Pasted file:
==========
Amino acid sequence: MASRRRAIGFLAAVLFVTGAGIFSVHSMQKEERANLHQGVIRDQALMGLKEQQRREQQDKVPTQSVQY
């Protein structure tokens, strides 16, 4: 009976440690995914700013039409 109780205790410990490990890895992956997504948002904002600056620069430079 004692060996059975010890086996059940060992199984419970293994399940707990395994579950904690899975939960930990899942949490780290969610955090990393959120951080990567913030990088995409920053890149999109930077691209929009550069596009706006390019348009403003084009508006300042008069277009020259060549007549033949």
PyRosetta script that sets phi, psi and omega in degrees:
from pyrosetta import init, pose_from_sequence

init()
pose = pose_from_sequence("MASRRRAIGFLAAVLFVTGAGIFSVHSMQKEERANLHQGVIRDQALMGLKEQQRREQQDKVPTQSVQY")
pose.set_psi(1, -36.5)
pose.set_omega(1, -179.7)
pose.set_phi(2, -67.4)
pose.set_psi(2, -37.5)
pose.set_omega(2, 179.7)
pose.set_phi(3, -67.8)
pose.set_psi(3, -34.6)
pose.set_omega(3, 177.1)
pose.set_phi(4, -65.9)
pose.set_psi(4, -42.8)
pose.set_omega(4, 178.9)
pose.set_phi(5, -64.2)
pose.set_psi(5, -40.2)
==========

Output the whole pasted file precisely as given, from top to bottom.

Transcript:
Amino acid sequence: MASRRRAIGFLAAVLFVTGAGIFSVHSMQKEERANLHQGVIRDQALMGLKEQQRREQQDKVPTQSVQY
């Protein structure tokens, strides 16, 4: 009976440690995914700013039409 109780205790410990490990890895992956997504948002904002600056620069430079 004692060996059975010890086996059940060992199984419970293994399940707990395994579950904690899975939960930990899942949490780290969610955090990393959120951080990567913030990088995409920053890149999109930077691209929009550069596009706006390019348009403003084009508006300042008069277009020259060549007549033949």
PyRosetta script that sets phi, psi and omega in degrees:
from pyrosetta import init, pose_from_sequence

init()
pose = pose_from_sequence("MASRRRAIGFLAAVLFVTGAGIFSVHSMQKEERANLHQGVIRDQALMGLKEQQRREQQDKVPTQSVQY")
pose.set_psi(1, -36.5)
pose.set_omega(1, -179.7)
pose.set_phi(2, -67.4)
pose.set_psi(2, -37.5)
pose.set_omega(2, 179.7)
pose.set_phi(3, -67.8)
pose.set_psi(3, -34.6)
pose.set_omega(3, 177.1)
pose.set_phi(4, -65.9)
pose.set_psi(4, -42.8)
pose.set_omega(4, 178.9)
pose.set_phi(5, -64.2)
pose.set_psi(5, -40.2)